At the Imamzadeh Saleh mosque in the commercial district of Tajrish in Tehran’s north, long lines to vote extended into the adjoining bazaar. Two men in their 20s discussed whom they planned to support.

“I’m voting for Rouhani, because he knows the languages of the world, which made him more successful in negotiations,” said one.

“Open your eyes,” his friend told him. “Everything we have now is because of Jalili and his courage.”

Rouhani’s prospects improved when Jalili, Ghalibaf and Velayati all stayed in the race, threatening to split the conservative vote. Once Rouhani was seen as having a chance of winning, many urban and educated Iranians who might not otherwise have voted went to the polls Friday.

“I was planning to vote for Ghalibaf, but now I see that Rouhani has a lot of support,” said Jaffar, a 30-year-old Web designer. “I will vote for one of them, because I want to reduce Jalili’s chances.”

Also potentially boosting voter turnout, local council elections are being held on the same day as the presidential vote for the first time. In rural areas, the local elections are considered especially important and always attract high participation.

Ghalibaf, who was leading in a recent poll, is seen as a technocrat who has improved public transportation, created many green spaces and implemented several information technology initiatives. One of his slogans is: “I built Tehran, now let’s build Iran.”

Rouhani, although a cleric, has the backing of reformists and moderates, including former presidents Ali Akbar Hashemi Rafsanjani and Mohammad Khatami.

Jalili, at 47 the youngest candidate in the race, promotes a platform based on “resistance” to Western pressures. Such resistance thus far has led to little progress in nuclear negotiations with world powers, a weakness referred to repeatedly by his rivals in the campaign.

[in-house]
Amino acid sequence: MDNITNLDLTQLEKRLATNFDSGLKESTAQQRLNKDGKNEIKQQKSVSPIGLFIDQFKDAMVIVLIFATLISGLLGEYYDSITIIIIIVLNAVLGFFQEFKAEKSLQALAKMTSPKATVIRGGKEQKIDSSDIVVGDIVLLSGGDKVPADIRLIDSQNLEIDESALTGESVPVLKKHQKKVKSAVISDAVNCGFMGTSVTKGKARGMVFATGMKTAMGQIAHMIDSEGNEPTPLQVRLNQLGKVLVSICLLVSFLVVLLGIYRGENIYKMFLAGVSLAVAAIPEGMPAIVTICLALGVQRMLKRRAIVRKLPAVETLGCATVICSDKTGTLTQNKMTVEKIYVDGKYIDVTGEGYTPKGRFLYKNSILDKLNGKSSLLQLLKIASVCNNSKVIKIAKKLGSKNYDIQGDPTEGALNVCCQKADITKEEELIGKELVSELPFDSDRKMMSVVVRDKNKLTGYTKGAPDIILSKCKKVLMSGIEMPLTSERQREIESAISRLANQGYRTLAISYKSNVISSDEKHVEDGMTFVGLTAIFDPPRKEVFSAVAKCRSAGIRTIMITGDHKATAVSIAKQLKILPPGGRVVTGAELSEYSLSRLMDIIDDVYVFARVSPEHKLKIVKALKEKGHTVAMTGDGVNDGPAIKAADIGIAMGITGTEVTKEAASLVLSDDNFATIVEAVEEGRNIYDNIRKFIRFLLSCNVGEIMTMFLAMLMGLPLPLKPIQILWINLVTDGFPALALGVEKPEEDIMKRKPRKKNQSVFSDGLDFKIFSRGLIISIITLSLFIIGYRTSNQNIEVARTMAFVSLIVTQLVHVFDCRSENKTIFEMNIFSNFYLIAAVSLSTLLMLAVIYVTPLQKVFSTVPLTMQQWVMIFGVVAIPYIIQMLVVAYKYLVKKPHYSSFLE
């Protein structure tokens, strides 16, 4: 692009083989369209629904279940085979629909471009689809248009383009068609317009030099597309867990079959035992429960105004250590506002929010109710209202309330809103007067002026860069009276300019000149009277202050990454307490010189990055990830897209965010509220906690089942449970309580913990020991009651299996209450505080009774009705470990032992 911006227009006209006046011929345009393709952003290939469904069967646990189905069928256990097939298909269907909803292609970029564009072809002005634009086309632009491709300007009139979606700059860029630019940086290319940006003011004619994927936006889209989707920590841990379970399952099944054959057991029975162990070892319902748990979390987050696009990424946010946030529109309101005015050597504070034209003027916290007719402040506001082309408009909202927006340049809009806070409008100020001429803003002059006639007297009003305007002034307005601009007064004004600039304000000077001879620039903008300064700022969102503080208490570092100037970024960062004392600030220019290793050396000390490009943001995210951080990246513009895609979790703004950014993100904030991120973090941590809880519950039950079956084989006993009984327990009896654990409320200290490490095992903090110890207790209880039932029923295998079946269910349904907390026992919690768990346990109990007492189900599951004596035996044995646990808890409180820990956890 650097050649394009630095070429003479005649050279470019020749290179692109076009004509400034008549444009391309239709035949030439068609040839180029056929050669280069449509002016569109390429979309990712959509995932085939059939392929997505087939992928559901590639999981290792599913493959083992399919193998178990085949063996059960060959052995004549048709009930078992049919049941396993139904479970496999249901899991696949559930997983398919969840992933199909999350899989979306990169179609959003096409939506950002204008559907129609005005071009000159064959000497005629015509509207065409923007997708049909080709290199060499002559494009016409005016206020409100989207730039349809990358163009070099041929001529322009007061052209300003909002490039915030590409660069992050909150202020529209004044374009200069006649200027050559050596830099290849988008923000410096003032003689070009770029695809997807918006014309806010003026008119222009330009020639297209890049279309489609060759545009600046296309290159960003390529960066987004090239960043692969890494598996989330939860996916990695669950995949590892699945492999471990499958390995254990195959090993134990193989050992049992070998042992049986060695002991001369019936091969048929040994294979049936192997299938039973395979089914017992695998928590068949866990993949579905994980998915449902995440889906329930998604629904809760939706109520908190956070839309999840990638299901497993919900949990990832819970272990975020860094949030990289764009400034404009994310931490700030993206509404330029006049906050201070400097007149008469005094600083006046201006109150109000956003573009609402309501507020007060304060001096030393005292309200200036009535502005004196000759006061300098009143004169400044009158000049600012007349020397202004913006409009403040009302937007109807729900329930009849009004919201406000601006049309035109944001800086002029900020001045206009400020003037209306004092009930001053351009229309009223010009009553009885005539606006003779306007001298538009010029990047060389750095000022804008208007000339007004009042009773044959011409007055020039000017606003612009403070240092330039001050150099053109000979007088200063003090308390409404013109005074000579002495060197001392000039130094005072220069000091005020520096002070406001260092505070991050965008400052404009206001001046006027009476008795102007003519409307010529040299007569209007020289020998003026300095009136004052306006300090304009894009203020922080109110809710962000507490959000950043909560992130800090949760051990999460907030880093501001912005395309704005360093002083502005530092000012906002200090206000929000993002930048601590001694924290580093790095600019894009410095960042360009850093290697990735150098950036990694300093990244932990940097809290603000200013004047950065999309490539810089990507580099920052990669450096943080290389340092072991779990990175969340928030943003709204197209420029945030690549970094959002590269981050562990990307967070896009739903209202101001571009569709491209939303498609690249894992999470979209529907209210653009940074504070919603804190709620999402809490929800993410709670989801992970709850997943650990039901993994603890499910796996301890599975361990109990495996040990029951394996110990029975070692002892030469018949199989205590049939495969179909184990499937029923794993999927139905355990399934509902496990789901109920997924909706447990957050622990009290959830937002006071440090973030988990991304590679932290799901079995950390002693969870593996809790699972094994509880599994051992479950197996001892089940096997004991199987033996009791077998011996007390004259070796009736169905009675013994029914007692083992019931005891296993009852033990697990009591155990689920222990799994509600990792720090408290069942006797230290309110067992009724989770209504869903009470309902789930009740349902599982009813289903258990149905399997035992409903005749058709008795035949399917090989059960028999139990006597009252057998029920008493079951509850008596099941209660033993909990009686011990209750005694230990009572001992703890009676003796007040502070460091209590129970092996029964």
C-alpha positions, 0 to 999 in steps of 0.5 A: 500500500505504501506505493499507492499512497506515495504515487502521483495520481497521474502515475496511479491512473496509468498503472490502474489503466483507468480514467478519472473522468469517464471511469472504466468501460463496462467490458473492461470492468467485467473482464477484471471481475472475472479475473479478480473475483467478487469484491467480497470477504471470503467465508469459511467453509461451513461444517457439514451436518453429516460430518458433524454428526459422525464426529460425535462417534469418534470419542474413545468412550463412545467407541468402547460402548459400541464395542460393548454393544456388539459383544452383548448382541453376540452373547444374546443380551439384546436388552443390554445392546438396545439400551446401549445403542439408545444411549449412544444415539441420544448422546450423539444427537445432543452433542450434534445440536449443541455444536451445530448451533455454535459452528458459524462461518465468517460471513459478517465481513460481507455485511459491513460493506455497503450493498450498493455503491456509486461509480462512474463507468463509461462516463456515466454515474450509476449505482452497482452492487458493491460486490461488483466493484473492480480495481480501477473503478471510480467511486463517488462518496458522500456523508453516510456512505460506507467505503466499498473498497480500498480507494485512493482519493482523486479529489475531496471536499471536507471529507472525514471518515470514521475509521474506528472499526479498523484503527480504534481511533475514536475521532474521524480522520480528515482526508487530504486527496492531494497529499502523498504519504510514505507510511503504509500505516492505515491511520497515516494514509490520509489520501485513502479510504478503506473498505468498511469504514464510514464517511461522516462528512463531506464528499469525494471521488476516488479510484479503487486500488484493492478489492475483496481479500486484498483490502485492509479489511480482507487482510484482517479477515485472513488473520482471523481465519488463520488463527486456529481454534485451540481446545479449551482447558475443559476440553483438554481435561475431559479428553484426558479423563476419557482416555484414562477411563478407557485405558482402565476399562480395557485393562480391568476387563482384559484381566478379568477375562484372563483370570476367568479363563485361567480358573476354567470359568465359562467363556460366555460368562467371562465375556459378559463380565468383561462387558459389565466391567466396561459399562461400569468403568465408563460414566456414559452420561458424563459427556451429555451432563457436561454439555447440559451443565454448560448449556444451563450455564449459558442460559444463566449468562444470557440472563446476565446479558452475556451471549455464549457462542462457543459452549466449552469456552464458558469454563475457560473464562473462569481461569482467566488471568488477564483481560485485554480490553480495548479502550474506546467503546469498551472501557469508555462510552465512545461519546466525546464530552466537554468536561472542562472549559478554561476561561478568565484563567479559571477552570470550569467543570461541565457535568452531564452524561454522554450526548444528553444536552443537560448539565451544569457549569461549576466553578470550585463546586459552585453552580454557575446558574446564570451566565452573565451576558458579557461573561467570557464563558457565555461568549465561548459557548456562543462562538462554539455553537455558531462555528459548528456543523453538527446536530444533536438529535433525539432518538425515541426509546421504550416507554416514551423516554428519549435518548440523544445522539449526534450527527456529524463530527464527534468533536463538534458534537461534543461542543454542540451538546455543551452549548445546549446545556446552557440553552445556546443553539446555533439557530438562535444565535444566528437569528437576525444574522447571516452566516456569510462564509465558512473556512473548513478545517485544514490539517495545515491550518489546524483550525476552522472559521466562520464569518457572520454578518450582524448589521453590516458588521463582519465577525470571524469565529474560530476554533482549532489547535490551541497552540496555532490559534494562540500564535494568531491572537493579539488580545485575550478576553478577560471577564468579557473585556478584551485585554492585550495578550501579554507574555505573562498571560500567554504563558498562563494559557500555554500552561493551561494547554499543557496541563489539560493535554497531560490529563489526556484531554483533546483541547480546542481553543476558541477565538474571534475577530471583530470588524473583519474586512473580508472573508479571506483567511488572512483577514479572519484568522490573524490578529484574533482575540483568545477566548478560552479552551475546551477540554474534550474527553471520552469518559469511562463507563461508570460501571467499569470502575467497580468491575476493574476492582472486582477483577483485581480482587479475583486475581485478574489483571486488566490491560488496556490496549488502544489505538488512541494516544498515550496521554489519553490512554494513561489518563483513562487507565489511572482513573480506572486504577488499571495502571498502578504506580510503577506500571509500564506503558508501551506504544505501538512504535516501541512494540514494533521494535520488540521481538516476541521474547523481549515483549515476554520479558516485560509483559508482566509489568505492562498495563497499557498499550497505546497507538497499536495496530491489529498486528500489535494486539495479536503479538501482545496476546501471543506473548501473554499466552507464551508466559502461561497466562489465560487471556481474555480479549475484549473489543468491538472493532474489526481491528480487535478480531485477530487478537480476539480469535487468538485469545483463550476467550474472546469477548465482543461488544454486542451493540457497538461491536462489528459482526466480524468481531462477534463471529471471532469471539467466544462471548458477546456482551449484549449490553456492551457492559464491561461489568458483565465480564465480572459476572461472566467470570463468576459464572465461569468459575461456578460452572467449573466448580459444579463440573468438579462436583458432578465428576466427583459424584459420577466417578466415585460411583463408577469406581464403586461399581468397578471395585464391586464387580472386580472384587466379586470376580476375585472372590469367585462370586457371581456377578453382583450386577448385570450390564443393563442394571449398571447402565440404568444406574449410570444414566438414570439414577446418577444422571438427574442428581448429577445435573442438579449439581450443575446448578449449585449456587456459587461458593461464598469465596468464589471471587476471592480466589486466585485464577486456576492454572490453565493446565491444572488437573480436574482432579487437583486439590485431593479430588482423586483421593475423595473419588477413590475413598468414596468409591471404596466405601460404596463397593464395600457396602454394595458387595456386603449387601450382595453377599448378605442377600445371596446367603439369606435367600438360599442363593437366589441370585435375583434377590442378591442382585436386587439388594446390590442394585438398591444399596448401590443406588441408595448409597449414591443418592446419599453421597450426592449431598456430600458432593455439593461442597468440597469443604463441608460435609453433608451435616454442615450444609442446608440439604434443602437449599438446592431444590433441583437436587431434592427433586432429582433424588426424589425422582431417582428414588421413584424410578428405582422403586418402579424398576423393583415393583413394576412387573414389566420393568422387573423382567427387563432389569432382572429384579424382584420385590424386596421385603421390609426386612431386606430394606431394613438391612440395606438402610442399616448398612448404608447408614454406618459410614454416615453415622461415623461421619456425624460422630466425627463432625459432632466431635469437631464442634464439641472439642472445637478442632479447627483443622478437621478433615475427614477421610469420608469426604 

Security throughout Tehran was high as the polls opened, with police stationed every few hundred yards and watching over major city squares, and armed military conscripts guarding the entrance of polling stations. Despite the heavy security presence, or perhaps because of it, the atmosphere was calm.

Voting got underway early with what is arguably Iran’s most influential vote, that of its supreme leader, Ayatollah Ali Khamenei.

Khamenei cast his ballot in a brief early-morning appearance at a mosque inside his heavily secured central Tehran compound, offering no hints about which candidate he hopes will succeed controversial President Mahmoud Ahmadinejad.

“Until now, I haven’t told anyone who I voted for. Not even the people closest to me. Not my family and not my children. They are not aware who I voted for,” Khamenei said.

All six presidential candidates are considered to be loyal to Khamenei, but there are variations in their plans for domestic and foreign policy, especially in terms of their proposed handling of nuclear negotiations with global powers and potential relations with the United States.

Khamenei, however, dismissed the importance of the U.S. view on Iranian domestic politics.

“I heard recently that someone in America’s National Security Council said that we don’t accept Iran’s elections,” Khamenei said, an apparent reference to a comment by Secretary of State John F. Kerry. Kerry said last month that he did not expect the elections to “change the fundamental calculus” of Iran’s nuclear policies, which he said are controlled by Khamenei, and not the president.

“To hell with those who don’t accept it,” said Khamenei.

Jason Rezaian has been The Post’s correspondent in Tehran since 2012. He was previously a freelance writer based in Tehran.